Pochettino led with a cult of personality. It was his way or the highway — and he remained popular with a number of players right until the bitter end. Mourinho must act fast to establish a relationship with those players whose loyalty to Pochettino was unwavering. He could do worse than starting with Tottenham’s captain. “I am very committed to the club but even more to the manager,” Hugo Lloris commented just two years ago. “If he leaves, it will put everything into question, everything. To be happy at Tottenham I need him.”
And then there are the players who grew tired with Pochettino, the players who felt his ideas had become repetitive and his philosophy stale. Mourinho must assert himself. The players who winked and nudged their agents to brief against Pochettino in recent weeks must quickly be brought into line.
Reinvigorate the contract rebels
And then there are the players who have a problem with Levy more than Pochettino. In the short-term, they will likely prove even more difficult to control.
Danny Rose is one. The full-back’s relationship with Pochettino was once so strong that he was mocked as ‘the manager’s son’ in the Tottenham dressing room. But it frayed over the past two seasons and Rose — one of the Premier League’s most honest and unwavering personalities — knew precisely what he was doing when he sought out the media last week.
“I’m telling you right now that I’m not going anywhere until my contract is finished,” Rose said, airing the club’s dirty laundry in public and laying bare the deep divisions in the Tottenham dressing room. “Daniel Levy told me in the summer there was no new contract for me at Tottenham, which is fine. I respect that. We move on.”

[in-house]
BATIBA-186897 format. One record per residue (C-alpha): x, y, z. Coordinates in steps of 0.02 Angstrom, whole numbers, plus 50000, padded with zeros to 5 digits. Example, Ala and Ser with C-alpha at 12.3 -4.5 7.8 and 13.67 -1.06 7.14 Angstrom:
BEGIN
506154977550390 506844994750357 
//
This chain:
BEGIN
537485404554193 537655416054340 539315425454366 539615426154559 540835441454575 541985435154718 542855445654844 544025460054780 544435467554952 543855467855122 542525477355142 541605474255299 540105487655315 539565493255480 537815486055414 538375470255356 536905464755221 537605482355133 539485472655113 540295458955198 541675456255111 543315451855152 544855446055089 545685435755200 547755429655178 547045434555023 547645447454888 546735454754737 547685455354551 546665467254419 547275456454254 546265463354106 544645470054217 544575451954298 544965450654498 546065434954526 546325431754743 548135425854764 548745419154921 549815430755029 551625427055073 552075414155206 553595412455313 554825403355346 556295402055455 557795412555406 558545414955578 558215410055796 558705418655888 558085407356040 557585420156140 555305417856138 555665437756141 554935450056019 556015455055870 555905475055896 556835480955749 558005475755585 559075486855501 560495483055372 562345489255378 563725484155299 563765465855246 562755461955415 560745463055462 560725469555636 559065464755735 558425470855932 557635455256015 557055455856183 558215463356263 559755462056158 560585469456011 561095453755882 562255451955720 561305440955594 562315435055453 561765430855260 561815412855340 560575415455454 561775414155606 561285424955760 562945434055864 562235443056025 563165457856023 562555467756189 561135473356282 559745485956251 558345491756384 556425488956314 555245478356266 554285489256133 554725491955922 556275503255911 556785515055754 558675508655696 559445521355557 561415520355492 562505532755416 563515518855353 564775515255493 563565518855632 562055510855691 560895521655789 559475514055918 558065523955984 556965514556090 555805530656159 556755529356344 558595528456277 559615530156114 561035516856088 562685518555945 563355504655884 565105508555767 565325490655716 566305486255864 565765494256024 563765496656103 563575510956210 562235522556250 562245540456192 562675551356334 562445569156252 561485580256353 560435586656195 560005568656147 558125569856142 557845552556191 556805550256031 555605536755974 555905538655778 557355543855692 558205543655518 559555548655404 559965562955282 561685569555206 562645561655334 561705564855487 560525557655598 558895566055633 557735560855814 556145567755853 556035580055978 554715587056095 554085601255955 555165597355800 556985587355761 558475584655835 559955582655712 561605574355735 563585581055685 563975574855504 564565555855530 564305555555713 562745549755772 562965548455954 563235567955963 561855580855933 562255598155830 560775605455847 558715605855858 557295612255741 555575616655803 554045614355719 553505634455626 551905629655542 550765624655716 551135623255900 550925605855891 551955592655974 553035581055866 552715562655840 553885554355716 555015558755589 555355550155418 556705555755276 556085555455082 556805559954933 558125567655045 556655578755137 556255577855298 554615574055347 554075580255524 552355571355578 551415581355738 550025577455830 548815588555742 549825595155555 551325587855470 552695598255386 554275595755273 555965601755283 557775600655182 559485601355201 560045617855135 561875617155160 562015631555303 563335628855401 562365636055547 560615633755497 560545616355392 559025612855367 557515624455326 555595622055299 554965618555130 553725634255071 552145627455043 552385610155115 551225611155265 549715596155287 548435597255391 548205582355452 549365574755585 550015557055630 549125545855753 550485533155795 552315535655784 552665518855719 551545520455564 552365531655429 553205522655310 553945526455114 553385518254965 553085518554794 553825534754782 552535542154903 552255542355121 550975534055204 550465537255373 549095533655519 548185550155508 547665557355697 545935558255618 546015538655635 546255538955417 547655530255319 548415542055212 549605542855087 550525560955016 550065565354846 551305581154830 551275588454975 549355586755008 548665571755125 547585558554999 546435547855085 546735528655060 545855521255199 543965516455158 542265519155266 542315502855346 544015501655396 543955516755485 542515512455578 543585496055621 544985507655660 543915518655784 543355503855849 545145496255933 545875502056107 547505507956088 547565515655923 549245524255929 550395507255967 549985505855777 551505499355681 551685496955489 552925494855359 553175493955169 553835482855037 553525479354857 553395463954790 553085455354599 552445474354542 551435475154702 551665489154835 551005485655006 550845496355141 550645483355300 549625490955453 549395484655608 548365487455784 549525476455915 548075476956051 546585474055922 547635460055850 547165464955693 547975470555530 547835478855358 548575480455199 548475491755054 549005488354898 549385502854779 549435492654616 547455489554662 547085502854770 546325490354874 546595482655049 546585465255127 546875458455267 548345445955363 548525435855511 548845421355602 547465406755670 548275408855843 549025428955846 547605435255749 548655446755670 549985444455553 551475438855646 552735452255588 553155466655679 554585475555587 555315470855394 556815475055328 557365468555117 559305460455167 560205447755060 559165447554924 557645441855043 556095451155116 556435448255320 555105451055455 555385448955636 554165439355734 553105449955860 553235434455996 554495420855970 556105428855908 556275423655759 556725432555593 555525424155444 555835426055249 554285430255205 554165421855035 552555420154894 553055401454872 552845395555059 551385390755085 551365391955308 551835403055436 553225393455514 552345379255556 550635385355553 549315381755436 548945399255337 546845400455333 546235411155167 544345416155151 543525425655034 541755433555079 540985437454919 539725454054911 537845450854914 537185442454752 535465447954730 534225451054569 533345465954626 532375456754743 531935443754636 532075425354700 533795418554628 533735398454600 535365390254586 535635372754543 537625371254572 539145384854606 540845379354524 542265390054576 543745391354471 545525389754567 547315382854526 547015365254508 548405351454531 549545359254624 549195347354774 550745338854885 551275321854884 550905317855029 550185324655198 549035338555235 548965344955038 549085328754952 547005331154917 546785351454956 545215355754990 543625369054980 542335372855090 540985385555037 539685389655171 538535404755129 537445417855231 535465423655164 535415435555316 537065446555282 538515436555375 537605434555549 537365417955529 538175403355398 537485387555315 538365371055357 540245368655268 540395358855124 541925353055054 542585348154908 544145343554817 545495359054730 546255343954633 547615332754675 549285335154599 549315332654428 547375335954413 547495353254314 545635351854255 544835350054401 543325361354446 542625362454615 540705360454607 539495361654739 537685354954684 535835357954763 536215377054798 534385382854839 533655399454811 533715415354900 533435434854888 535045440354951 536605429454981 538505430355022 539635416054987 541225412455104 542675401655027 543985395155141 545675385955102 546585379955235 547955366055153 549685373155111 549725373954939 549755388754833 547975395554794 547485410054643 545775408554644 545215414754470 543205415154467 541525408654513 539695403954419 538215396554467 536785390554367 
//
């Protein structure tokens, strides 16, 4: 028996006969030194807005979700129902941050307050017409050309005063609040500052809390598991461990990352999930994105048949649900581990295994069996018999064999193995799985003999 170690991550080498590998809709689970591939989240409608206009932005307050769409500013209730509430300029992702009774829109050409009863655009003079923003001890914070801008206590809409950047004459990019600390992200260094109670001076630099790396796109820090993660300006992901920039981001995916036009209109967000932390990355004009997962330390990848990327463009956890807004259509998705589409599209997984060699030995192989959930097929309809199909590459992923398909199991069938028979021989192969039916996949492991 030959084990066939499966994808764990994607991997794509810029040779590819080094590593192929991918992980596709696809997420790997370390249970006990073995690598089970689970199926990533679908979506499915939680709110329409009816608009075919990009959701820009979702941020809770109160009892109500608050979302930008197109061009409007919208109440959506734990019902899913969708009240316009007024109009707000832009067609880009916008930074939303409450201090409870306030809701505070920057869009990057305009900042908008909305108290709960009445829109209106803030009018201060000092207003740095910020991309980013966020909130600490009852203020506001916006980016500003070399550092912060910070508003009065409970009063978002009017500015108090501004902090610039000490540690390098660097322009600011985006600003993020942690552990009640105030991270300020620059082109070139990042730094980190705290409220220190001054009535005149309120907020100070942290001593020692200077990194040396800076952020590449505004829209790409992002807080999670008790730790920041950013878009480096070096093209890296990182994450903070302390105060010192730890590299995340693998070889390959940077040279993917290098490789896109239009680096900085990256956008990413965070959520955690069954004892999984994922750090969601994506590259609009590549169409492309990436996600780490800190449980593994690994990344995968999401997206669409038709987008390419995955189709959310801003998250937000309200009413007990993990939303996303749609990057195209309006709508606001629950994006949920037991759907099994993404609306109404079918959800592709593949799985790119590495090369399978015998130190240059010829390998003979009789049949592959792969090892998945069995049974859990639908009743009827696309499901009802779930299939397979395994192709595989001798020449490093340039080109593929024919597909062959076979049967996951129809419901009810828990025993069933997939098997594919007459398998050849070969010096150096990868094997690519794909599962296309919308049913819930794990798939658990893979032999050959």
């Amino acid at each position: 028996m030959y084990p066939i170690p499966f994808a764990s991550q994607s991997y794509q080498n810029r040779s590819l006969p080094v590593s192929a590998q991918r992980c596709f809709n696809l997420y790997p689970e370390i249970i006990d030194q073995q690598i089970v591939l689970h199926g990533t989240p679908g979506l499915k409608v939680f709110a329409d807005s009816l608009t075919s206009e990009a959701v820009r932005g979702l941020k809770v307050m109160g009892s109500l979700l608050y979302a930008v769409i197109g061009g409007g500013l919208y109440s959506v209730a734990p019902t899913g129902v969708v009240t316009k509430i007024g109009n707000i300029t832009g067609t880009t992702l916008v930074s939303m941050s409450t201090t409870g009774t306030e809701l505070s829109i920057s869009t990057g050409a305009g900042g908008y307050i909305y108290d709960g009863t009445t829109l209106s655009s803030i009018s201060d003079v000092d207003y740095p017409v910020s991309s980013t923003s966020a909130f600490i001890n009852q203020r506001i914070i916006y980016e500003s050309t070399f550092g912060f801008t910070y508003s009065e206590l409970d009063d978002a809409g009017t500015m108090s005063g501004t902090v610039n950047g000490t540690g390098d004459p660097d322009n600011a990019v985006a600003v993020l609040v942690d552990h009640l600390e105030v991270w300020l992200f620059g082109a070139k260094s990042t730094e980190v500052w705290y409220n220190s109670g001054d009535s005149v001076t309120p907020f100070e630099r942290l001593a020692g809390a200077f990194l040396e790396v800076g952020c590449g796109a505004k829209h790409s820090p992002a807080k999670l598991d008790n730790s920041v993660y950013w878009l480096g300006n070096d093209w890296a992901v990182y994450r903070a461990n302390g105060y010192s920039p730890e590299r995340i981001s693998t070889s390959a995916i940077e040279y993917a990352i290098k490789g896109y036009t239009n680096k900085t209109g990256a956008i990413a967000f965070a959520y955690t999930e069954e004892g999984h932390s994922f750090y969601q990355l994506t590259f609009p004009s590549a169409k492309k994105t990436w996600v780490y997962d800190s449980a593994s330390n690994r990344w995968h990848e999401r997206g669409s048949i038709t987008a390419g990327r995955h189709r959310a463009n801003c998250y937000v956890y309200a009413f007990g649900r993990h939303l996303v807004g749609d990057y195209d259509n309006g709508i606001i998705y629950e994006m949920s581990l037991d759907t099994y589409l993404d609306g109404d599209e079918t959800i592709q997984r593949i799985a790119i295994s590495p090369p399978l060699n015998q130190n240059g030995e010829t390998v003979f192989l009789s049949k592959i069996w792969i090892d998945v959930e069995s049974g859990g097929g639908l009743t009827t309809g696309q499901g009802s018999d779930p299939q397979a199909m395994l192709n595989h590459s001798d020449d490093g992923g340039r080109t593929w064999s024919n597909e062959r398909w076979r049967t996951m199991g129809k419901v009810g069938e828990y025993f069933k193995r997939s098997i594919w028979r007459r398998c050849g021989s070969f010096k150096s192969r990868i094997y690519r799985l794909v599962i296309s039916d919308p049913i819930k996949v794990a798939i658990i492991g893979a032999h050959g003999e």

Belgian centre-backs Toby Alderweireld and Jan Vertonghen will also be difficult to manage. Mourinho may insist he has little interest working with players who do not want to play for the club — but Spurs are currently embroiled in five or six costly contract stand-offs with players. It is likely Mourinho will deploy Eric Dier in midfield and so, in the short-term at least, he must find out a way of bringing at least one of Alderweireld or Vertonghen on side.
Christian Eriksen will be even more difficult to motivate and seems the most certain to leave the club imminently. But Giovani Lo Celso and Tanguy Ndombele are still adjusting to their surroundings and the sudden departure of Pochettino will do little to help them in this regard. Can Mourinho afford to simply show Eriksen the door?
Get back to basics...
Over the summer, the rumours first began to swirl that the Tottenham dressing room was a more disgruntled place than at any other time since the dying days of Sherwood’s madcap reign. But it was at the beginning of the season that the reasons why began to be known.